Writer/director Robert Siegel is taking over the sport I had in my heart for Ron Shelton. He was my favorite writer of sports movies. He wrote the underrated The Best of Times, and followed it with Bull Durham, White Men Can’t Jump, Blue Chips, Cobb, The Great White Hype, and Tin Cup. He then gave us Bad Boys II and Play it to the Bone – so I’m handing the trophy to Siegel now.
Siegel is now 2 for 2. He wrote The Wrestler, which was an amazing film on that bizarre sport. Now we get the movie based on a sports radio nut.
I listen to a lot of sports radio, and most of the shows are obnoxious (I’m talking about you Jim Rome). Yet I love sports and play fantasy football – so I keep listening.
The hardcore sports fan is a different breed. I was a Lakers fan, and when they lost a championship one year, I had tears in my eyes as I walked away from the TV.
I’ve seen fist fights start on the basketball courts and sports bars, over arguments about which team was better. It gets heated among fans (which remember, is short for “fanatic”).
What Siegel did in this film that was so interesting is creating a pathetic protagonist, that’s also rather insightful. How it is we sympathy for him is beyond me, but we do.
Casting one of the best stand-up comedians around, Patton Oswalt, was an interesting choice. His doughy face is just perfect as a hardcore fan in his mid-30s living with his mom. He works a job as a parking garage attendant. He’s not the most ambitious guy in the world, and sitting in a box collecting money from cars is fine with him. He can listen to his favorite sports show and write things to say when he calls in. What bothers me about his “takes” on various sports topics, is one of the few minor flaws in the movie. I think they should’ve been a bit more clever and humorous.
Oswalt ends up meeting his match (figuratively) in a caller named Philadelphia Phil (the easily recognizable voice of Michael Rapaport). He has been getting the best of him lately, mostly because the New York Giants have been on a losing streak.
The one friend he has is Sal (Kevin Corrigan). We get the feeling he’s not the brightest guy, and he thinks the world of Oswalt and his takes, not realizing they have been well-scripted in advance.
It’s amusing to see witness how these two feel such a kinship with the team. Sports fans that wear jerseys often hear lines like “You aren’t Philip Rivers” if it’s that Charger jersey you have on. If you were to put your last name on the jersey, you might hear “You aren’t on the team!”
It’s why I always stuck to Lakers T-shirts instead of a Magic Johnson jersey, even though he was my favorite player. I was such a big fan that when he did a book signing when I was a teenager, I drove to L.A. to meet him. My car got towed and ticketed, and I still treasured the experience (I spoke with him for exactly 8 seconds before he signed my book and security told me to “move along”).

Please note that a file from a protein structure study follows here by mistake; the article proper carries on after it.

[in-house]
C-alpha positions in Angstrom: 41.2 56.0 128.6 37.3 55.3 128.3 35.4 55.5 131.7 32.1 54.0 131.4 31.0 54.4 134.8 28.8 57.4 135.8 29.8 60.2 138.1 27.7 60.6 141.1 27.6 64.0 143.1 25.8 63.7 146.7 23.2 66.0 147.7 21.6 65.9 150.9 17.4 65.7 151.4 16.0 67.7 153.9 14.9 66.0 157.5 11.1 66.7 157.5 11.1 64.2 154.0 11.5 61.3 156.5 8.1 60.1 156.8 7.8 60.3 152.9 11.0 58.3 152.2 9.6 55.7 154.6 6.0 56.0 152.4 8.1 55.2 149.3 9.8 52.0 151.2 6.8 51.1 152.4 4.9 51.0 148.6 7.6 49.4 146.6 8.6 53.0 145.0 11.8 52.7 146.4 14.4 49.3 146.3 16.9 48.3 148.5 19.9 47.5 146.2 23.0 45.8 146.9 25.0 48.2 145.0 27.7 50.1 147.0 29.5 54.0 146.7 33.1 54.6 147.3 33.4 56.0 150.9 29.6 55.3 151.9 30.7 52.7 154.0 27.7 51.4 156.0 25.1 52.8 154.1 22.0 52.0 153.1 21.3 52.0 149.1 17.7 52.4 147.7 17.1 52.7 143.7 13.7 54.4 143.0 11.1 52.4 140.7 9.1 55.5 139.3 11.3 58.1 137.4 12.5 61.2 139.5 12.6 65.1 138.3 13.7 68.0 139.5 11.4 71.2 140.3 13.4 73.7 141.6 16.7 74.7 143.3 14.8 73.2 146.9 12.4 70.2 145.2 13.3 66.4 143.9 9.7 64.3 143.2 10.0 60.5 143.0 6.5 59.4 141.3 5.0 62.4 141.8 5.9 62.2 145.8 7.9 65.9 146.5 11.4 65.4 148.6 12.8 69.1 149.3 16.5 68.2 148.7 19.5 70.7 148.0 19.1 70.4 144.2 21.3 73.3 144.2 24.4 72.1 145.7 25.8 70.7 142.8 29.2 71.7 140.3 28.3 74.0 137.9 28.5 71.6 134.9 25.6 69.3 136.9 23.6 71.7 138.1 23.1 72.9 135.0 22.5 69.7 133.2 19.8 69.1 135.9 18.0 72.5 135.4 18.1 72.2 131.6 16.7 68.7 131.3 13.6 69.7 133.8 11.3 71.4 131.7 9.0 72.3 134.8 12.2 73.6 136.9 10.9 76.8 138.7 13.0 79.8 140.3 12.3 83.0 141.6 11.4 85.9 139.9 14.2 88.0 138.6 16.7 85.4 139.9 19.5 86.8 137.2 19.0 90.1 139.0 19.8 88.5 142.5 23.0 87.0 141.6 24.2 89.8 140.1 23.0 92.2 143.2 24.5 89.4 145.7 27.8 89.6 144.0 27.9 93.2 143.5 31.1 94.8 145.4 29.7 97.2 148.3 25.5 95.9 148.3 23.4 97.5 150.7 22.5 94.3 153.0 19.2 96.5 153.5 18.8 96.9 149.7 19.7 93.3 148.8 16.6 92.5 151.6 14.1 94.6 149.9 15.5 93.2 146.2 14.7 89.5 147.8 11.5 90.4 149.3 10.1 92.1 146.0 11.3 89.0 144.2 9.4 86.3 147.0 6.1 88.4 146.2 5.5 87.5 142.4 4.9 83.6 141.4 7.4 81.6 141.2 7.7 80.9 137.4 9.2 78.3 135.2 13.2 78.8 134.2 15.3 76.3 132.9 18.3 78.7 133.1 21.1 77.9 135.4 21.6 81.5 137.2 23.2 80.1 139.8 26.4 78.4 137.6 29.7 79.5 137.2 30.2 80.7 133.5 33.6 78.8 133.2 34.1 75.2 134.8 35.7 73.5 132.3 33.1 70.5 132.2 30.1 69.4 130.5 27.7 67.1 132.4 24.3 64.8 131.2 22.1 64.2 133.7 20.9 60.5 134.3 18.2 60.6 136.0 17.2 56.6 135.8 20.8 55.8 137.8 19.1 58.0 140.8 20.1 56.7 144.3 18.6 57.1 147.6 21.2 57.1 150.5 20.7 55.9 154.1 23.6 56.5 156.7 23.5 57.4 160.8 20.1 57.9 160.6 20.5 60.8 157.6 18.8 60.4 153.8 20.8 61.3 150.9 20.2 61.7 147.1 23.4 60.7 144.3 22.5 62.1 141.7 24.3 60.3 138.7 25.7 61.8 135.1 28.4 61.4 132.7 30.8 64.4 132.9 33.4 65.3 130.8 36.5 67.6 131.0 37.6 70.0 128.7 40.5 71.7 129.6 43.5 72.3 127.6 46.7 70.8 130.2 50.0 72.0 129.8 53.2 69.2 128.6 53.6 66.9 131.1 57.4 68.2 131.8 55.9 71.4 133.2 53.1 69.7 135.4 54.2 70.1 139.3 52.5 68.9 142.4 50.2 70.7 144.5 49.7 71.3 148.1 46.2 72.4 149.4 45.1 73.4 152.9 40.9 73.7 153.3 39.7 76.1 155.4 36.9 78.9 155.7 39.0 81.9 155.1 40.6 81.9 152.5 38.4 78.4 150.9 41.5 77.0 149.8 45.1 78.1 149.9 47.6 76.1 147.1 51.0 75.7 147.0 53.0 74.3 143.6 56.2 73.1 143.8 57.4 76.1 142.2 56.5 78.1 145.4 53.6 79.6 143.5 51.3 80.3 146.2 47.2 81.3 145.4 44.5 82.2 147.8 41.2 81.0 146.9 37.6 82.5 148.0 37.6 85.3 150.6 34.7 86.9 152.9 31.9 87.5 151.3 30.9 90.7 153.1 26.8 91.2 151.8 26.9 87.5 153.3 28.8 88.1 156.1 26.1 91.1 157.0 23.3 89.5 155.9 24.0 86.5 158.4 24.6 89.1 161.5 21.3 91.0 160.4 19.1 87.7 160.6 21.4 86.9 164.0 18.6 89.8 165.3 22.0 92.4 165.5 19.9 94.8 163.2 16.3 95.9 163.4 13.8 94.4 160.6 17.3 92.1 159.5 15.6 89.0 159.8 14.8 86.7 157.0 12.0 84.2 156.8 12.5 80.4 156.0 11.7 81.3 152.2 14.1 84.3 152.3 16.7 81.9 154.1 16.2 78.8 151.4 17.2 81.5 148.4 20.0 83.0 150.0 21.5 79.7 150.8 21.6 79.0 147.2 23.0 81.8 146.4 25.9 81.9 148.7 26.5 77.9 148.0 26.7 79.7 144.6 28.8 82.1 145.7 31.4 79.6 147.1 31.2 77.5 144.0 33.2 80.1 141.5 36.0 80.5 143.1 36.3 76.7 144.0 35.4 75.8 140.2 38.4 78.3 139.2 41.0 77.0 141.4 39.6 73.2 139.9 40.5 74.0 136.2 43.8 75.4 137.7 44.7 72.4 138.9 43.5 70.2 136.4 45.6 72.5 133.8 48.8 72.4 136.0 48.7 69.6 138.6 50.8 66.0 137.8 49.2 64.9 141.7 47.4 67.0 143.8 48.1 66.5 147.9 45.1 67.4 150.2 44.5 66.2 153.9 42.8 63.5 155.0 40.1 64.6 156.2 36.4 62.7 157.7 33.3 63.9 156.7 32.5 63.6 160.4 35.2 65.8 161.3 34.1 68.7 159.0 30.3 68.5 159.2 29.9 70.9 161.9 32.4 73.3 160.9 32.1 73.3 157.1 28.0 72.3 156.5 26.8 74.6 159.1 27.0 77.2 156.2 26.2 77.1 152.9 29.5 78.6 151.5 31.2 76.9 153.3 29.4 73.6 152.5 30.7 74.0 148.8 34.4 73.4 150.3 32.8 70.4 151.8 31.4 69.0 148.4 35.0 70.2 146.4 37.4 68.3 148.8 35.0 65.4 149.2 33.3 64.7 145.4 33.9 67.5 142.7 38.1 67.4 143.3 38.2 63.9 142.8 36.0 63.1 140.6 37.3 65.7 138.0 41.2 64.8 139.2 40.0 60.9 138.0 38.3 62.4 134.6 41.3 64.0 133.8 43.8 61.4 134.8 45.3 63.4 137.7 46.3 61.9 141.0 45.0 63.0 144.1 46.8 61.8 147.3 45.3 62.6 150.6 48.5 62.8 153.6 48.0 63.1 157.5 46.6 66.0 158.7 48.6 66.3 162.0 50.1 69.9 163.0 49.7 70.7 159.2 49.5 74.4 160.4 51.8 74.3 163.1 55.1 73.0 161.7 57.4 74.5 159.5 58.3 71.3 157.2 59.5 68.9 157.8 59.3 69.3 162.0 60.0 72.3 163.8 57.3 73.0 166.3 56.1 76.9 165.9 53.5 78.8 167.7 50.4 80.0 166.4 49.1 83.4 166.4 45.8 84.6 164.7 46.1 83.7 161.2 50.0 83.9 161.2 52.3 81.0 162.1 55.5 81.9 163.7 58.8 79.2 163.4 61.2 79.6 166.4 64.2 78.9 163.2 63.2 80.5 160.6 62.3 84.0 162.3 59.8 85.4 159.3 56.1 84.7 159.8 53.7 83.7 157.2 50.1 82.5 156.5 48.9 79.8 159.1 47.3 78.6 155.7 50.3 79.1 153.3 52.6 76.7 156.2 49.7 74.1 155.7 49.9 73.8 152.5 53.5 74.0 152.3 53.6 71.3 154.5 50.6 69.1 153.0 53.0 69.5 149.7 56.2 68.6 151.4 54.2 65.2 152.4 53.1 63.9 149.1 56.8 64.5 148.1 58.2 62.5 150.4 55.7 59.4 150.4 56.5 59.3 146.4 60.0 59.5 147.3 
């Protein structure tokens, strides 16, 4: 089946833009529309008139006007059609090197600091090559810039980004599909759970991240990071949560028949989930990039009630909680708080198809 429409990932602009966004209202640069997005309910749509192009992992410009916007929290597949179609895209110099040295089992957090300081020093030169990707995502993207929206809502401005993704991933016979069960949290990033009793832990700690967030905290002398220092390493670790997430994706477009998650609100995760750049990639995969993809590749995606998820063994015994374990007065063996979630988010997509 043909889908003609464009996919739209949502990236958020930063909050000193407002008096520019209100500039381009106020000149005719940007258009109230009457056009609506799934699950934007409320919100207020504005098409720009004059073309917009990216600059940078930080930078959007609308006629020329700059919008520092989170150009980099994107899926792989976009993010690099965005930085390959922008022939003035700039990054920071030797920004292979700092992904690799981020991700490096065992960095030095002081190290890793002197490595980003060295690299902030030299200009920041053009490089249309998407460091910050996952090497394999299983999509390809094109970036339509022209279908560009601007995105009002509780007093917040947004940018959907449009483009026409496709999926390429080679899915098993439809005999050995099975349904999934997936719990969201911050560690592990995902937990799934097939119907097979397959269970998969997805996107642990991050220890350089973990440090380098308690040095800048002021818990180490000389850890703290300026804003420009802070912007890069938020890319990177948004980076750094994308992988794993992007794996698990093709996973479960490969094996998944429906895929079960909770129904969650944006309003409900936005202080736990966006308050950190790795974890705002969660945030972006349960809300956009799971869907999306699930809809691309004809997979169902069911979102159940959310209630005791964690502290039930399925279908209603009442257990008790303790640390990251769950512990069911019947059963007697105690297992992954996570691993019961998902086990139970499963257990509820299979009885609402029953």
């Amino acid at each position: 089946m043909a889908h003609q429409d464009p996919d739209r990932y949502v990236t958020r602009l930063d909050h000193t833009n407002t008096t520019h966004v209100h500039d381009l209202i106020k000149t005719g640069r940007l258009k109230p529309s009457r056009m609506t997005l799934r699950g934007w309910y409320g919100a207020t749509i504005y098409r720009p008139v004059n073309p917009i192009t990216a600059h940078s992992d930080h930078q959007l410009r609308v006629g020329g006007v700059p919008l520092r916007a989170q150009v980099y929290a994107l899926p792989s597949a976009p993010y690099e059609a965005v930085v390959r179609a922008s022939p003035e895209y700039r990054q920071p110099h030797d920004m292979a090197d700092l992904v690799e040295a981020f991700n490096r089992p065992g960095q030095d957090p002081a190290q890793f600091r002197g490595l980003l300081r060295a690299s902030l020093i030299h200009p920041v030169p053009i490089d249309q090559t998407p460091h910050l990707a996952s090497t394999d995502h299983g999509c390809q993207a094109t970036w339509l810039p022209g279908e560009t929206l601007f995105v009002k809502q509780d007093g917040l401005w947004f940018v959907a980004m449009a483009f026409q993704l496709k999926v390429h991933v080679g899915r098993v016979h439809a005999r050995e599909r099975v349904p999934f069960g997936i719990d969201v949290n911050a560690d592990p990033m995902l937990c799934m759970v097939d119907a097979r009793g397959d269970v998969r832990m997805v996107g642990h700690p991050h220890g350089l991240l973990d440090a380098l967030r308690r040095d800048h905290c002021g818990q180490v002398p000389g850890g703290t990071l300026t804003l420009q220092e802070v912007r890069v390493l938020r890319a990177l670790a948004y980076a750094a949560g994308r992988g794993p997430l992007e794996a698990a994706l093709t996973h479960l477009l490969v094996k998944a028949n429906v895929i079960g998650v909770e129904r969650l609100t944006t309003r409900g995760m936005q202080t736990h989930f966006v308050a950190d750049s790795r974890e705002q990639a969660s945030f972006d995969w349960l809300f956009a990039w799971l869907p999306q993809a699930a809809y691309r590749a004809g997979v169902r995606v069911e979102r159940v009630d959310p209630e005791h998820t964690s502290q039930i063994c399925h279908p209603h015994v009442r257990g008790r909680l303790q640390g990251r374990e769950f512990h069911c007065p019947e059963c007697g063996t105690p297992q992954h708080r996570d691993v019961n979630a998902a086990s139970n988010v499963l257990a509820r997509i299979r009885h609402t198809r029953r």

It’s also unusual to see what is basically a sports movie, that is free of clichés. Even when we slowly realize how pathetic these two friends are – which is highlighted by a trip to an actual Giants game – where we see they can’t even afford to get in. They’re just content to be in the parking lot with others like them that are tailgating. They sit in the cold watching the game from a TV in the parking lot.
When Oswalt calls into the sports talk shows and his mom gets mad at the noise and ruckus, you can’t help but think of Robert De Niro recording his comedy routines in the basement in King of Comedy.
He and his mom have fights that are both funny and painful. It’s a bad relationship that seems very authentic.
I don’t want to ruin anything that will add to your experience of watching some of these things unfold the way they do, but I’ll tell you one other side story. The guys get to meet Quantrell Bishop (Jonathan Hamm). He’s the best player on the Giants, and they contemplate how they can properly introduce themselves at the swanky strip club.
Another example of the sharp writing/directing comes in the form of Oswalt’s brother. He’s the muscular, good looking older sibling that’s a successful lawyer. He’s got the attractive wife with a boob job, and you can just tell he was probably the type that picked on the smaller little brother when they were kids.
I’m guessing any hardcore sports fans that watch this movie won’t see themselves in these characters. The illusions of grandeur that Oswalt has will be lost on them.
This is an indie movie that I really hope makes some money. You don’t have to be a sports fan to enjoy it. We all know people like these characters, including Quantrell Bishop. There are many Charger players (past and present), that have been in similar situations.
The weirdest thing was meeting Patton Oswalt after one of his comedy shows at the Improv in Irvine. I was telling him how great he was in this movie, while a woman was begging him for a photo. He had a fever, but was super accommodating. As I walked away I thought – I was just acting like a big fan and he was the Quantrell Bishop. Instead of a football field, he was a master on the stage with a microphone and brick wall.
This movie gets an A-.